Published at 07:22 on 29 May 2023
When Java first came out in the 1990’s, I gave it a try, then turned away from it. My reason was not the core language itself but its standard library, which impressed me as something of a poorly-organized and overcomplex mess.
Decades later, and with some professional coding experience in that language ecosystem under my belt, and that is still basically my takeaway conclusion. The worst that can be said about the core language is that it’s a bit dated (understandable, as the the design is now decades old). But the overall pattern of the standard class library being awkward has extended to the language ecosystem as a whole.
Just about every third-party library for Java tends to be a special combination of big, awkward, and given that size and ponderousness surprisingly feature deficient. Take the Jackson JSON library for instance. Its current release totals just shy of 800 classes (yes, 800, I am not making this up). Yet when I tried to do something as simple and basic as generate pretty-printed output (nicely indented and formatted, with all keys in JSON objects sorted alphabetically), I couldn’t do it out of the box. (There is an ORDER_MAP_ENTRIES_BY_KEYS option, but it fails to act as advertised in all — in fact, in most — cases.) I had to write helper methods to get my output formatted as desired.
And this was after blowing most of a day poring over documentation and trying experiment after experiment attempting to get my output correct. The configuration settings in Jackson are split up amongst at least three classes, and of course the documentation for one configuration class does not mention the others. It is left as an exercise for the programmer to discover the others.
Contrast with Python, which has a simple JSON serializer and deserializer built-in to the language’s core library. (Jackson is a third-party library, because in Java you must use a third-party library if you want to read or write JSON; the standard Java library lacks JSON support. This, despite the standard Java library being much larger in terms of number of classes than Python’s library.) And there is no hunting the documentation in Python: right out there in the documentation for the json module (one module, one class, one HTML page of documentation to read, that’s it) the indent and sort_keys options to json.dump are described. And the options work as advertised in all cases! What takes over a day to code in Java can be accomplished in under a minute in Python.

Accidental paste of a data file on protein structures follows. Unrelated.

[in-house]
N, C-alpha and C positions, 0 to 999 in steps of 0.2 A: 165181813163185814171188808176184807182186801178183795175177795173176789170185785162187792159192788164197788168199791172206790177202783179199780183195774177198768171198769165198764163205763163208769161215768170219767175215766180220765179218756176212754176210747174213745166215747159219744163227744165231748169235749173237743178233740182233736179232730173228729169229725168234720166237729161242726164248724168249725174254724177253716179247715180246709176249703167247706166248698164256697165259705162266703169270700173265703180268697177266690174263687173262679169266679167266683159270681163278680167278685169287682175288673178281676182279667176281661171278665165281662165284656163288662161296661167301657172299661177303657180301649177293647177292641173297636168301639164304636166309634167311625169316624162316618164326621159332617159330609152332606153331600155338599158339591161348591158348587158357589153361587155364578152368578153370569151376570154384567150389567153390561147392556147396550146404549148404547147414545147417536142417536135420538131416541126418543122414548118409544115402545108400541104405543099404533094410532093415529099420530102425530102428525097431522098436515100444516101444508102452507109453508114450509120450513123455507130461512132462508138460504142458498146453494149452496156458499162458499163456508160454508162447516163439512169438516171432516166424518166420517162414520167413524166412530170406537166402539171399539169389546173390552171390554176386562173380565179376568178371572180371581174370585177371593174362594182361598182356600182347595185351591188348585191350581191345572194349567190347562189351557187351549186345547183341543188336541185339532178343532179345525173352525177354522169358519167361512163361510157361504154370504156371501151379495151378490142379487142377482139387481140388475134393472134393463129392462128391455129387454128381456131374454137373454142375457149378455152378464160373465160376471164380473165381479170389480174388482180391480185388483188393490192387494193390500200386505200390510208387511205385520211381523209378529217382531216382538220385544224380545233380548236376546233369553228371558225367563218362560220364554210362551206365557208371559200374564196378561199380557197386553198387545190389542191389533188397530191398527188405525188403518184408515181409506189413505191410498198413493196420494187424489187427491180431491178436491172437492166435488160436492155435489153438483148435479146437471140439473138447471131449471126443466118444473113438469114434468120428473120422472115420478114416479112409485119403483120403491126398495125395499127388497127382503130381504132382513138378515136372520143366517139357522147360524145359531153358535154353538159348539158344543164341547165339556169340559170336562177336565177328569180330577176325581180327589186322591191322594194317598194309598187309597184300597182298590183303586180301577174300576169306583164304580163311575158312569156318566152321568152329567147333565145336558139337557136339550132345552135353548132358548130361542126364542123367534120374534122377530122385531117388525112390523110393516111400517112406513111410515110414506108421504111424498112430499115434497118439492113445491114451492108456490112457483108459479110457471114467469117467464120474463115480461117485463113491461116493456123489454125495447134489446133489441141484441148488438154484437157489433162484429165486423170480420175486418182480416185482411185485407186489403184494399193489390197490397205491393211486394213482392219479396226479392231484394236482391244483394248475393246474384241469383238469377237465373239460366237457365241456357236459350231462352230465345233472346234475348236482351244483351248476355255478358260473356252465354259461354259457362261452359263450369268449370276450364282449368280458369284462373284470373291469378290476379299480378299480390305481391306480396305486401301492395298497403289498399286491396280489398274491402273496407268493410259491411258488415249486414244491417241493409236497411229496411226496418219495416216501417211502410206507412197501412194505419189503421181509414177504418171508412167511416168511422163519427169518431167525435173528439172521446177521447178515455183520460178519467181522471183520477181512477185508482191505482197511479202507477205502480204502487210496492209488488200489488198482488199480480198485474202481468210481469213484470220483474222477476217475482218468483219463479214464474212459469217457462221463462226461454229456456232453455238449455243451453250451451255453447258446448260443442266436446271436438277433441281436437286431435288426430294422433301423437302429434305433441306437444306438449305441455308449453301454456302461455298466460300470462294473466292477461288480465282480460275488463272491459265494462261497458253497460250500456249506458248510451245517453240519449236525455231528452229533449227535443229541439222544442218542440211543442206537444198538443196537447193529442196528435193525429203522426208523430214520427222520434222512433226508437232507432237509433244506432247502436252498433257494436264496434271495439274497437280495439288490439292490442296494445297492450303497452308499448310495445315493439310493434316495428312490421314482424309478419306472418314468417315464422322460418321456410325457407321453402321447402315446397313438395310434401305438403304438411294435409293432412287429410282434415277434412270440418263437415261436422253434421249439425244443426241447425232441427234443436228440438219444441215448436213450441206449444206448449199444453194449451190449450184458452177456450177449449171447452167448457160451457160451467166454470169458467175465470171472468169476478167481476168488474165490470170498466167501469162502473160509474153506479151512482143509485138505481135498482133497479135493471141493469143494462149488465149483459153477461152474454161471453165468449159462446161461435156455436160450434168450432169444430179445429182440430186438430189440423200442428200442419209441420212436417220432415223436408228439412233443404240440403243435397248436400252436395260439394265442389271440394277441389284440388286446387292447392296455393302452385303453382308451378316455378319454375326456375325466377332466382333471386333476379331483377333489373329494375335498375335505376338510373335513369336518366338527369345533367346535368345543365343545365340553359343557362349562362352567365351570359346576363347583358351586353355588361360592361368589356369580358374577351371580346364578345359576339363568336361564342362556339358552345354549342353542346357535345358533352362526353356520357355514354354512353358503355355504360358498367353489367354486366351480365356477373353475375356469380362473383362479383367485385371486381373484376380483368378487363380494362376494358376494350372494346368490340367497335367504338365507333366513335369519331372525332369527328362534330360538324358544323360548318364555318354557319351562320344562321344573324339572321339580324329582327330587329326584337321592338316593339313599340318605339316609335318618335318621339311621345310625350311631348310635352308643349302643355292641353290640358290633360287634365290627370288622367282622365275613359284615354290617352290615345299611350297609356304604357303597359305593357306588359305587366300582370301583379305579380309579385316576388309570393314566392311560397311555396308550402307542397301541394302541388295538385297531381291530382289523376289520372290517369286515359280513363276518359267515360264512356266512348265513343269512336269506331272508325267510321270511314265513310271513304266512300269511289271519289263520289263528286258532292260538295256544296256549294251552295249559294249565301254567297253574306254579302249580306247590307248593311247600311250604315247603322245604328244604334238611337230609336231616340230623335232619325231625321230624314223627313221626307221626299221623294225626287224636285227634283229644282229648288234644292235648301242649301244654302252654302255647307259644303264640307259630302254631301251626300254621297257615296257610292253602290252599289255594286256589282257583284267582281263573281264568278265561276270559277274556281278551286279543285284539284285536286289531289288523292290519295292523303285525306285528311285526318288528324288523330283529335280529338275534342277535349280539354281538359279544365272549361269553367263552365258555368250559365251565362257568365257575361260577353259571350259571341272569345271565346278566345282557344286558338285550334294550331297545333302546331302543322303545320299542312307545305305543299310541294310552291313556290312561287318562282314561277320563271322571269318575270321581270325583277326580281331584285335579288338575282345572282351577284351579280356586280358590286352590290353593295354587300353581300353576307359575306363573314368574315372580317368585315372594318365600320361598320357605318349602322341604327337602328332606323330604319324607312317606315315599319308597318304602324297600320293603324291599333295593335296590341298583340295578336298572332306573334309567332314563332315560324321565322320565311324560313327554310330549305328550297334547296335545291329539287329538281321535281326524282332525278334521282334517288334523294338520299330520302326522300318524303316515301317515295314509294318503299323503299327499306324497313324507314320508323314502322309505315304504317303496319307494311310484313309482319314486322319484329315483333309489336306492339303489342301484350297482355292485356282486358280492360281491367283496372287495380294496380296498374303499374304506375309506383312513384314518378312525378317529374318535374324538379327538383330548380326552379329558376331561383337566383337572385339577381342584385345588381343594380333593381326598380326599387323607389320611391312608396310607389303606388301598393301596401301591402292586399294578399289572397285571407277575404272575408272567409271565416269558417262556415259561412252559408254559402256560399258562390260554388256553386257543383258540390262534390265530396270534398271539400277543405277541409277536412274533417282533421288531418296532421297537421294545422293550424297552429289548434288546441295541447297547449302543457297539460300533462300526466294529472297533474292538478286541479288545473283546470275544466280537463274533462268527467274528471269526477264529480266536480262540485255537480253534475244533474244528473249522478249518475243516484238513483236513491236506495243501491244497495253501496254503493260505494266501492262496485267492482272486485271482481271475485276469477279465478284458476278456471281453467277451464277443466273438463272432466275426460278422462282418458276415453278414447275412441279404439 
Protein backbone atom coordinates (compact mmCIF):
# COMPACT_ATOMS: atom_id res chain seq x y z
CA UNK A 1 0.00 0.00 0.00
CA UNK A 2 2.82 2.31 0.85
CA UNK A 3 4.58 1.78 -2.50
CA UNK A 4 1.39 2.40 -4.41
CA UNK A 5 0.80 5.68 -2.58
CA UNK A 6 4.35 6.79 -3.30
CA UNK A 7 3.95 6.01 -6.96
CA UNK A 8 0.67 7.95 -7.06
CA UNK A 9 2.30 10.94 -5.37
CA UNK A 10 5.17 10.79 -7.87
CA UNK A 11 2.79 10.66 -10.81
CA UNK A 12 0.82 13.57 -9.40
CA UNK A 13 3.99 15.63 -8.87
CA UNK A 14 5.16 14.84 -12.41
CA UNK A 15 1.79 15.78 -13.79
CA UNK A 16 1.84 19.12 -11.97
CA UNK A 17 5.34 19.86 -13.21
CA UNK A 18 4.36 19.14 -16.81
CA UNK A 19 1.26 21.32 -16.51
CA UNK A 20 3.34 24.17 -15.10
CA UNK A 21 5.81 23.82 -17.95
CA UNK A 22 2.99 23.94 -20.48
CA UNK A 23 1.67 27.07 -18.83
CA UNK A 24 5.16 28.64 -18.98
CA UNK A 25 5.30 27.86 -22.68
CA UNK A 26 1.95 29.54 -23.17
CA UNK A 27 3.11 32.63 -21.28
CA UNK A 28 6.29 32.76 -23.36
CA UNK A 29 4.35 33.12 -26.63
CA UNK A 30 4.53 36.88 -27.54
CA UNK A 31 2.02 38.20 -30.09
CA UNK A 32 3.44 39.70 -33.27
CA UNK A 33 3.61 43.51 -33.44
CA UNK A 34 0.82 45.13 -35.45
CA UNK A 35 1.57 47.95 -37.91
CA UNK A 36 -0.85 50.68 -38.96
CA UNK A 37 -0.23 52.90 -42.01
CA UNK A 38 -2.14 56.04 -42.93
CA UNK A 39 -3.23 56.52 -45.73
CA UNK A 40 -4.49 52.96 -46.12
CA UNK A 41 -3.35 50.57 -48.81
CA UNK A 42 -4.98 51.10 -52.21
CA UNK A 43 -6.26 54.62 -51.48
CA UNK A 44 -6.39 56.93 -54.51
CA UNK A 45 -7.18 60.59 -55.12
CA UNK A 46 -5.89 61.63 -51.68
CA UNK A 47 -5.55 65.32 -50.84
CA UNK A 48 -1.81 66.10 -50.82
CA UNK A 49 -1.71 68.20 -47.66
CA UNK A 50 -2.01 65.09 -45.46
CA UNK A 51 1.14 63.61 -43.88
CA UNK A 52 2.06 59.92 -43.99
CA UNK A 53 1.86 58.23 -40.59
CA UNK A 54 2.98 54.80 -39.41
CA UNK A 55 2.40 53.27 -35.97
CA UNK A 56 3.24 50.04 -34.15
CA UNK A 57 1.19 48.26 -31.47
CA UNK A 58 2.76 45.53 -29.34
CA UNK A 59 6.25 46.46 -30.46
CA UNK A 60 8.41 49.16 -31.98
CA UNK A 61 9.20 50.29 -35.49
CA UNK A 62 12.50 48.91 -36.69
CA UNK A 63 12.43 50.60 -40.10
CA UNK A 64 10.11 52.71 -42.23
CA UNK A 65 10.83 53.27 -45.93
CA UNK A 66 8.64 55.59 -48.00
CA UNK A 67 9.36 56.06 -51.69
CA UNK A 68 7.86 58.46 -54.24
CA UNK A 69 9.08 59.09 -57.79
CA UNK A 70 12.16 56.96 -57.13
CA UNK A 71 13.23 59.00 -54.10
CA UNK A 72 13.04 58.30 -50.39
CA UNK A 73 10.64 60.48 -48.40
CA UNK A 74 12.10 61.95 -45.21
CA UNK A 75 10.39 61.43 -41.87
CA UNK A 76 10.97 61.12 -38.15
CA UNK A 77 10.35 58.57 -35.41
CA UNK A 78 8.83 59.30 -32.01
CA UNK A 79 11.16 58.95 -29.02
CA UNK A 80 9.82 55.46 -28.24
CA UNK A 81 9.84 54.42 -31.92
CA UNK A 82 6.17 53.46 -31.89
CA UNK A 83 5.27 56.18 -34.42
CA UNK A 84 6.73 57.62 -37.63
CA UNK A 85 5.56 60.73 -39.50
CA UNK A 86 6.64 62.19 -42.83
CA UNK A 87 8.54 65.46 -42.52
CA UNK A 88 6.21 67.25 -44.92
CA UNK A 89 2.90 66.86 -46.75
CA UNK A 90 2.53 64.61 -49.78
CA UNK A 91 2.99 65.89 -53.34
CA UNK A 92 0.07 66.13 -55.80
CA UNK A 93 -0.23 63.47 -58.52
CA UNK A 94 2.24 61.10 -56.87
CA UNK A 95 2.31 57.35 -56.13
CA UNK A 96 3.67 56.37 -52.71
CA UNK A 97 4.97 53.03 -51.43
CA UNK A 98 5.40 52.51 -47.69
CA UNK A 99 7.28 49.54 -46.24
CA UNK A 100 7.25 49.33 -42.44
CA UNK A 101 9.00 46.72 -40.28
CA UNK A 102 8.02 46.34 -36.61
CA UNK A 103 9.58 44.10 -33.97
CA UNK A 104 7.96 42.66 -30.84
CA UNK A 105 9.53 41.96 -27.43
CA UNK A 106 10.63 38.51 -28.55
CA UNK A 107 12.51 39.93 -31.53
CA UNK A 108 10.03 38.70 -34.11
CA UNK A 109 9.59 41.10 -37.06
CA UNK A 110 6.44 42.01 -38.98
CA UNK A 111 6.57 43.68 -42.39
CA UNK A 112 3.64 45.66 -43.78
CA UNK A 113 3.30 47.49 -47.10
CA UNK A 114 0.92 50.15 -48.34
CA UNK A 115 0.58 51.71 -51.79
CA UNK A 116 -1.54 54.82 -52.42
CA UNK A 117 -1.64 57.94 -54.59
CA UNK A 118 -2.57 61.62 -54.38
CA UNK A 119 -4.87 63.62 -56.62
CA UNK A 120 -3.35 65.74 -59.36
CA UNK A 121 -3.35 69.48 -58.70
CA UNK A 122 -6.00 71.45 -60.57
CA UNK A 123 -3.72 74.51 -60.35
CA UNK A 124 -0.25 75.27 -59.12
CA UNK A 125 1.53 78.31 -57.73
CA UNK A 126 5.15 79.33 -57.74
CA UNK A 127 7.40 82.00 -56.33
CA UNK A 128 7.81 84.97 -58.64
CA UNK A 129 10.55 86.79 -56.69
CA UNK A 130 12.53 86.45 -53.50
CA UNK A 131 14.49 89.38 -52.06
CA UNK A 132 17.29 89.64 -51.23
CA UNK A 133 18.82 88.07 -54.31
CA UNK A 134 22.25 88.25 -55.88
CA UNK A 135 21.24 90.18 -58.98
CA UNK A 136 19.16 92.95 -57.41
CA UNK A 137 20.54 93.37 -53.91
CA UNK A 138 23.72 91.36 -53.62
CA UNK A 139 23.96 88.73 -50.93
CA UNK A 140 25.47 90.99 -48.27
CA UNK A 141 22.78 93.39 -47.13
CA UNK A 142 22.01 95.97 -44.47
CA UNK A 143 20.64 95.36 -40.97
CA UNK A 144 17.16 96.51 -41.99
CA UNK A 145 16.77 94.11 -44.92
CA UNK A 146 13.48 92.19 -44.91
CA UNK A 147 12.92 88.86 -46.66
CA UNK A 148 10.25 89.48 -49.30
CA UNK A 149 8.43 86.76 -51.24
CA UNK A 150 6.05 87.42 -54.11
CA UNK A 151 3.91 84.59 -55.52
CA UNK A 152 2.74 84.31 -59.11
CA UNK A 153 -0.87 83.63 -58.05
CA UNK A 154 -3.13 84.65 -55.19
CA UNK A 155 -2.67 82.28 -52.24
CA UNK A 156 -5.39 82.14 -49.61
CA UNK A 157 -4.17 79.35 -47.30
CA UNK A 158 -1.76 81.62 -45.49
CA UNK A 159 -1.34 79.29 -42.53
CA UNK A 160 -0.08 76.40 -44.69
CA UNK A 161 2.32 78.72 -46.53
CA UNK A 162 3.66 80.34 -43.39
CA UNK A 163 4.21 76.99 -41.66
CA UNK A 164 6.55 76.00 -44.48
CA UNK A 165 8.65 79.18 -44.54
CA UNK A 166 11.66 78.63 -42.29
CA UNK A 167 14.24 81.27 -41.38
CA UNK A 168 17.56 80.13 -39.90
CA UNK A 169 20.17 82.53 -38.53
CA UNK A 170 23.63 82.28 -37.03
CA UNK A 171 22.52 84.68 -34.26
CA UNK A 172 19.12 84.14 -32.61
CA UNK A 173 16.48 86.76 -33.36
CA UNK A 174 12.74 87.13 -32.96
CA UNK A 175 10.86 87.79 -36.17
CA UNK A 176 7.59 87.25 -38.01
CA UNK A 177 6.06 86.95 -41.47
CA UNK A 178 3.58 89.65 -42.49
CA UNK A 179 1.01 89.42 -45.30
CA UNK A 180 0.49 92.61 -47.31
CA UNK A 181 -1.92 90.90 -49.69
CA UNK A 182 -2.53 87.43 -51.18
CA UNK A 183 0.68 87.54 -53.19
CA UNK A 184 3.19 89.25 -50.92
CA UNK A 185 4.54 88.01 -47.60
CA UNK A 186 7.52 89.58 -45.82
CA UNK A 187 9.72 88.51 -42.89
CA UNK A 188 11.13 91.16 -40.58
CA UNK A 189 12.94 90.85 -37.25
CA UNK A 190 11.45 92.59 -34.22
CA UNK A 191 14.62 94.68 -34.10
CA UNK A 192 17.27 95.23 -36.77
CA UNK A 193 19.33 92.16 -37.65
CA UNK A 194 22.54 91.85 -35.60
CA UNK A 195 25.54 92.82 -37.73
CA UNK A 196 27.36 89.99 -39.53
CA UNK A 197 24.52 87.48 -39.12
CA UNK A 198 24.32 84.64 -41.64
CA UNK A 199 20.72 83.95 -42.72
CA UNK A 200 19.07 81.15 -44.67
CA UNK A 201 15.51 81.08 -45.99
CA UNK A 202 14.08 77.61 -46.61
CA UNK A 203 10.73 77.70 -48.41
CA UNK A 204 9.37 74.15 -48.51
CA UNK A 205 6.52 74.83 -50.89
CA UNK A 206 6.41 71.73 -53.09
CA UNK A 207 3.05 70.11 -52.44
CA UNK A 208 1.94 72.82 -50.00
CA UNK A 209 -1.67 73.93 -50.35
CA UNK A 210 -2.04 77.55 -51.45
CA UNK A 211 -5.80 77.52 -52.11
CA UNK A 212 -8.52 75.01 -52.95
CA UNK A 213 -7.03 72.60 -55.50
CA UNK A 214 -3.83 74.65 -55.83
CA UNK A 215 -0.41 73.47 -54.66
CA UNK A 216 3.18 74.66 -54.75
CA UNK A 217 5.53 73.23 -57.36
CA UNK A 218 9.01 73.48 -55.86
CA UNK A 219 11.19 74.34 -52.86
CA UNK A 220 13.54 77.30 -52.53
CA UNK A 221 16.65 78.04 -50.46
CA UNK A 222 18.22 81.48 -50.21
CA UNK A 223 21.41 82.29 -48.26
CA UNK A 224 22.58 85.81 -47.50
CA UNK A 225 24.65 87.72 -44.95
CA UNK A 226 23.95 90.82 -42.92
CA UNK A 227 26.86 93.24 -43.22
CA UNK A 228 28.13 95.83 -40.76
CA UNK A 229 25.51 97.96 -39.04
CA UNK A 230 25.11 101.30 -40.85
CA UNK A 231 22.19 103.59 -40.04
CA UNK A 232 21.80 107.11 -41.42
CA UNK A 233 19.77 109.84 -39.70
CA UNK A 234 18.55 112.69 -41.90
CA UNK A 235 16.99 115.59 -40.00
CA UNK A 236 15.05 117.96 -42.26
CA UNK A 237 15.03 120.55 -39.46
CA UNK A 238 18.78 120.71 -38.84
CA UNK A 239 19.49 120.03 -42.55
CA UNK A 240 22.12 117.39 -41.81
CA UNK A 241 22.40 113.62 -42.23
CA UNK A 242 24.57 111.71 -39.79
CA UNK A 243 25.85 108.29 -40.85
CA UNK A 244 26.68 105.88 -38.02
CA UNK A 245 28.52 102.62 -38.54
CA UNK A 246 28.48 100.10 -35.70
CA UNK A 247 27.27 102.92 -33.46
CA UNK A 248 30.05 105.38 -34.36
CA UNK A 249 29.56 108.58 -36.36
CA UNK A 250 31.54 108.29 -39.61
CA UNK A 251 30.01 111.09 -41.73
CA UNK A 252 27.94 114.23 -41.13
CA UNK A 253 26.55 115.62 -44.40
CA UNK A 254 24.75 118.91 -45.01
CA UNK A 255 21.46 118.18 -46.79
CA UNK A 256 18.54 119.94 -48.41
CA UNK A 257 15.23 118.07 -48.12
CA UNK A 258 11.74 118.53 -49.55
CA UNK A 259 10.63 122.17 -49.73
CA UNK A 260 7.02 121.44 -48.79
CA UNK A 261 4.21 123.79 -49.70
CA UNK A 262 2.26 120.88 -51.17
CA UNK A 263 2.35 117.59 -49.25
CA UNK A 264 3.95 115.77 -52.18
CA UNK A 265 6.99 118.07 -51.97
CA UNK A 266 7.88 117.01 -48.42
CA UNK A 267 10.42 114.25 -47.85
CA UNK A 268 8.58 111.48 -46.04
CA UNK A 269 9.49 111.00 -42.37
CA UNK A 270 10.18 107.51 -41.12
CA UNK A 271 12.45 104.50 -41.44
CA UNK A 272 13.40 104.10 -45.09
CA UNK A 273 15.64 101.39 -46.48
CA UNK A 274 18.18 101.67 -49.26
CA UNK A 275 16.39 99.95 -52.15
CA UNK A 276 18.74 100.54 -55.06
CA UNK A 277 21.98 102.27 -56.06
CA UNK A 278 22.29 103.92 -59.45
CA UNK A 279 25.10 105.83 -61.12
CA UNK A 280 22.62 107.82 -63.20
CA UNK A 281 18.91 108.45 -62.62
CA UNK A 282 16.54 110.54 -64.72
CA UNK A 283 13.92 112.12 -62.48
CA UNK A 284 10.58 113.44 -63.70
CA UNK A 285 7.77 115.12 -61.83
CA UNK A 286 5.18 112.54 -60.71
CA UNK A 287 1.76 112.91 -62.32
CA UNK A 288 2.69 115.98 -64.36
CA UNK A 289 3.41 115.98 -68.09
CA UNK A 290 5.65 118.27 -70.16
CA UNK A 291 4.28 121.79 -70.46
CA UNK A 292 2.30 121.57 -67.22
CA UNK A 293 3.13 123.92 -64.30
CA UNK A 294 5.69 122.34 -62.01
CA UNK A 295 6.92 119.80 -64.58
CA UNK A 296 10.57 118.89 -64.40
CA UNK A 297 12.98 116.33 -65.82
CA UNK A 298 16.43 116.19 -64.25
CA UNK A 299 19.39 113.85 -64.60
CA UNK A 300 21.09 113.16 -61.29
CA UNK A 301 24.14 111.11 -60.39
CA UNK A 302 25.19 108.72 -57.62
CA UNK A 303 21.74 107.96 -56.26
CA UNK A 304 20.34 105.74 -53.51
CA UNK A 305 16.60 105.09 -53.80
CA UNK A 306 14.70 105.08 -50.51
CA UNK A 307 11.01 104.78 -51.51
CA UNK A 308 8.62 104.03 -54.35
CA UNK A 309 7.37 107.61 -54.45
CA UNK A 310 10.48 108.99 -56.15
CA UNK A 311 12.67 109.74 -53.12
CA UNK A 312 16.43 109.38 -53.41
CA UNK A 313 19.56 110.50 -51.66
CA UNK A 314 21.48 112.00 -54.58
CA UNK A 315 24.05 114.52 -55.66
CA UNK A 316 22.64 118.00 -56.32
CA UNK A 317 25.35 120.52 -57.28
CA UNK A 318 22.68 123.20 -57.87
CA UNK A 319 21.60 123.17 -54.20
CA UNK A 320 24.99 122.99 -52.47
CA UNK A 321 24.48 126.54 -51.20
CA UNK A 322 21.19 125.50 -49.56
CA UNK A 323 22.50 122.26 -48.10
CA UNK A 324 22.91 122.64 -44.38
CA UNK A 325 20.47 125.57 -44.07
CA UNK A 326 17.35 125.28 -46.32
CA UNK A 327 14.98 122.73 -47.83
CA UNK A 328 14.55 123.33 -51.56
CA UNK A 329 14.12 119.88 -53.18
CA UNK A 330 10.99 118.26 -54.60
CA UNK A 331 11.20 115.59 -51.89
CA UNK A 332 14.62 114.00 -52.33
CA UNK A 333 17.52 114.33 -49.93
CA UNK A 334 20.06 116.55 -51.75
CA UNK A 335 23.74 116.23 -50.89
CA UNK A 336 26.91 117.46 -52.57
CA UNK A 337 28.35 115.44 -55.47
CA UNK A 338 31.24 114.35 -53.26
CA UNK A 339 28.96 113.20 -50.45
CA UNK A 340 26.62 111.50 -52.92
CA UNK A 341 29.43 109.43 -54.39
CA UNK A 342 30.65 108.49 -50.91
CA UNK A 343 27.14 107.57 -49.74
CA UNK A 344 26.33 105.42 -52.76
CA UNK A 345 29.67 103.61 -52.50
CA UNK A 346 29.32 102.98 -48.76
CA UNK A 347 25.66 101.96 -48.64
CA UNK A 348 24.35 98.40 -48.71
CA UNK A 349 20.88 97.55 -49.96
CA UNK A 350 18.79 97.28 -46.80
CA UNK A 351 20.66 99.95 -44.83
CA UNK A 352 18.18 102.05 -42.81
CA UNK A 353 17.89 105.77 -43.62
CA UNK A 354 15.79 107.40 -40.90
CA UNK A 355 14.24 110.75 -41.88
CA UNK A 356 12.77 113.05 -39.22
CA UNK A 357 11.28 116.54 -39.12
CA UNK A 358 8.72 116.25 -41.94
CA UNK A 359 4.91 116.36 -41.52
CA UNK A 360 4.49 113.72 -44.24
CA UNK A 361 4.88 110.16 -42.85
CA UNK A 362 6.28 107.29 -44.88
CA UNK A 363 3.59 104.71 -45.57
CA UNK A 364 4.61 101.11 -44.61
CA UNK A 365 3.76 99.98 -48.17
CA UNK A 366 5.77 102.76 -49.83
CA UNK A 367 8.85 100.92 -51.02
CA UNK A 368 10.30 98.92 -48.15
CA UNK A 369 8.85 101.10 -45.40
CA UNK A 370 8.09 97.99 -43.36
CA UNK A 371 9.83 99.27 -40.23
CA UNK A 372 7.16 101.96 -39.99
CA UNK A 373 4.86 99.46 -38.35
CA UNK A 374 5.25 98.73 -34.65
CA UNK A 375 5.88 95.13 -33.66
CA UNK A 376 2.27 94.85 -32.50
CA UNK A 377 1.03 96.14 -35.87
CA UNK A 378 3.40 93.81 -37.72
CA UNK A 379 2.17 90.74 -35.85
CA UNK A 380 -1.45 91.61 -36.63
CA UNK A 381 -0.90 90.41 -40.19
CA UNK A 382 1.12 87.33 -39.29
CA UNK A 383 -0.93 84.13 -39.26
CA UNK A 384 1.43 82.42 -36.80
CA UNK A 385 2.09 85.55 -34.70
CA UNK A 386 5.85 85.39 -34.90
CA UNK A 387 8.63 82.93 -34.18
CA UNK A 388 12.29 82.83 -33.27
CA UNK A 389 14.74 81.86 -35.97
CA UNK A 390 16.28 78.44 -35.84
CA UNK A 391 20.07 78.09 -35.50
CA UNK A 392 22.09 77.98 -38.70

Yes, Jackson can do deserialization into objects, with schema checking, and the built-in Python library cannot. That’s nice, dear. The basic functionality of being able to generate pretty-printed output out of the box seems to be missing. It’s like driving a luxury car with heated seats and a fancy entertainment system but no factory headlights or taillights, so you must add those if you want to drive it after dark.
And I run into this sort of thing over and over and over again. In the Java world, I am literally always encountering this or that use of some giant, cumbersome, poorly-documented third-party package, that compels me to waste multiple hours understanding it. Or, in most cases, just partially understanding it and still making a huge number of educated guesses about it. And because those packages also tend to be surprisingly limited in functionality, one either has to pull in more huge, cumbersome, weak libraries to make up the deficiency, or add more lines and complexity to the code base.
It all ends up sending the cognitive complexity of understanding what a Java program does into another whole universe of mental difficulty.
It’s a real shame, because as I said the core Java language really isn’t too bad at all. And the core Java runtime environment is, by any objective measure, great: garbage-collected, platform-independent, with full support for preemptive multi-threading, and with a portable graphical user interface that (with a little programmer effort) manages to replicate the native look and feel on all three of Windows, Macintosh, and Linux.
But oh, those library antipatterns. They do so much to take away from the overall experience.